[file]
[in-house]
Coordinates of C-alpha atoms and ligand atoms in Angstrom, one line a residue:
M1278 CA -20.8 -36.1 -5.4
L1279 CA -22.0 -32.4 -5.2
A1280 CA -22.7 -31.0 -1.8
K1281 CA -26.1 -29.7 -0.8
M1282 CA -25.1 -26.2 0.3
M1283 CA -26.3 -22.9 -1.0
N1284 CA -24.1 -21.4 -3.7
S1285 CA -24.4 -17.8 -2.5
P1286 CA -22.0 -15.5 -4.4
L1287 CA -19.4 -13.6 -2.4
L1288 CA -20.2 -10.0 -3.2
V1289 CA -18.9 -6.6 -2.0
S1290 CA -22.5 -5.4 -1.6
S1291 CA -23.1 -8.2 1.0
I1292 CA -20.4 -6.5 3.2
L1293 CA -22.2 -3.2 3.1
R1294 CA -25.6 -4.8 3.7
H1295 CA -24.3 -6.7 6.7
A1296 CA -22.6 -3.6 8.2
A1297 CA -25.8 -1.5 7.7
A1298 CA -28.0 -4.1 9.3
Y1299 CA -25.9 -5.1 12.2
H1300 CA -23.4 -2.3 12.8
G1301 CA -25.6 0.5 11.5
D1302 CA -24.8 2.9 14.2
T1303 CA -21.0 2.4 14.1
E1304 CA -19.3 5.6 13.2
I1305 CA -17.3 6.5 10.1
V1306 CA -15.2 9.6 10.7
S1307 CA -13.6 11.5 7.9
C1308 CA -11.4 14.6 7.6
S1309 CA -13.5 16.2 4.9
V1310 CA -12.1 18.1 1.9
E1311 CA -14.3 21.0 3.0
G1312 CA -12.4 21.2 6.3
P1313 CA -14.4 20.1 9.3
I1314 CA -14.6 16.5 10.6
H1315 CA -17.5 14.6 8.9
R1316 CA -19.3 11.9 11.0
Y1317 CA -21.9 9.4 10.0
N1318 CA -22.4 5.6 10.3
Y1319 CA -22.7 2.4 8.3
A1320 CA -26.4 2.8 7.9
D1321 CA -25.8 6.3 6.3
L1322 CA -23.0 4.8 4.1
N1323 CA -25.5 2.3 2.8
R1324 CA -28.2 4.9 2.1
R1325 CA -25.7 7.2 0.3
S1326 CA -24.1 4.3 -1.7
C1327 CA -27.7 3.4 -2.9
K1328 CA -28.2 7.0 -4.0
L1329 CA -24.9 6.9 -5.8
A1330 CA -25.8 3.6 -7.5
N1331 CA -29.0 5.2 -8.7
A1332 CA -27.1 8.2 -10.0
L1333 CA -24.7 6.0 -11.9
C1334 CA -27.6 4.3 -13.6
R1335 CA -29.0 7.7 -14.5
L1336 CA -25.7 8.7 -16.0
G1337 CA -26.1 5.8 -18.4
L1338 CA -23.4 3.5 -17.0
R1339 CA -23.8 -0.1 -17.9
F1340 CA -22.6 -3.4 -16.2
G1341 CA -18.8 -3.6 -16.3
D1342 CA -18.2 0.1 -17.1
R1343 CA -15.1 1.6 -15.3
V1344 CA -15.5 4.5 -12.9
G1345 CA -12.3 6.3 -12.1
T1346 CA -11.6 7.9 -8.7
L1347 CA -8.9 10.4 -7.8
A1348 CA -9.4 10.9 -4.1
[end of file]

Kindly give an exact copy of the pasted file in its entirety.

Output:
[in-house]
Coordinates of C-alpha atoms and ligand atoms in Angstrom, one line a residue:
M1278 CA -20.8 -36.1 -5.4
L1279 CA -22.0 -32.4 -5.2
A1280 CA -22.7 -31.0 -1.8
K1281 CA -26.1 -29.7 -0.8
M1282 CA -25.1 -26.2 0.3
M1283 CA -26.3 -22.9 -1.0
N1284 CA -24.1 -21.4 -3.7
S1285 CA -24.4 -17.8 -2.5
P1286 CA -22.0 -15.5 -4.4
L1287 CA -19.4 -13.6 -2.4
L1288 CA -20.2 -10.0 -3.2
V1289 CA -18.9 -6.6 -2.0
S1290 CA -22.5 -5.4 -1.6
S1291 CA -23.1 -8.2 1.0
I1292 CA -20.4 -6.5 3.2
L1293 CA -22.2 -3.2 3.1
R1294 CA -25.6 -4.8 3.7
H1295 CA -24.3 -6.7 6.7
A1296 CA -22.6 -3.6 8.2
A1297 CA -25.8 -1.5 7.7
A1298 CA -28.0 -4.1 9.3
Y1299 CA -25.9 -5.1 12.2
H1300 CA -23.4 -2.3 12.8
G1301 CA -25.6 0.5 11.5
D1302 CA -24.8 2.9 14.2
T1303 CA -21.0 2.4 14.1
E1304 CA -19.3 5.6 13.2
I1305 CA -17.3 6.5 10.1
V1306 CA -15.2 9.6 10.7
S1307 CA -13.6 11.5 7.9
C1308 CA -11.4 14.6 7.6
S1309 CA -13.5 16.2 4.9
V1310 CA -12.1 18.1 1.9
E1311 CA -14.3 21.0 3.0
G1312 CA -12.4 21.2 6.3
P1313 CA -14.4 20.1 9.3
I1314 CA -14.6 16.5 10.6
H1315 CA -17.5 14.6 8.9
R1316 CA -19.3 11.9 11.0
Y1317 CA -21.9 9.4 10.0
N1318 CA -22.4 5.6 10.3
Y1319 CA -22.7 2.4 8.3
A1320 CA -26.4 2.8 7.9
D1321 CA -25.8 6.3 6.3
L1322 CA -23.0 4.8 4.1
N1323 CA -25.5 2.3 2.8
R1324 CA -28.2 4.9 2.1
R1325 CA -25.7 7.2 0.3
S1326 CA -24.1 4.3 -1.7
C1327 CA -27.7 3.4 -2.9
K1328 CA -28.2 7.0 -4.0
L1329 CA -24.9 6.9 -5.8
A1330 CA -25.8 3.6 -7.5
N1331 CA -29.0 5.2 -8.7
A1332 CA -27.1 8.2 -10.0
L1333 CA -24.7 6.0 -11.9
C1334 CA -27.6 4.3 -13.6
R1335 CA -29.0 7.7 -14.5
L1336 CA -25.7 8.7 -16.0
G1337 CA -26.1 5.8 -18.4
L1338 CA -23.4 3.5 -17.0
R1339 CA -23.8 -0.1 -17.9
F1340 CA -22.6 -3.4 -16.2
G1341 CA -18.8 -3.6 -16.3
D1342 CA -18.2 0.1 -17.1
R1343 CA -15.1 1.6 -15.3
V1344 CA -15.5 4.5 -12.9
G1345 CA -12.3 6.3 -12.1
T1346 CA -11.6 7.9 -8.7
L1347 CA -8.9 10.4 -7.8
A1348 CA -9.4 10.9 -4.1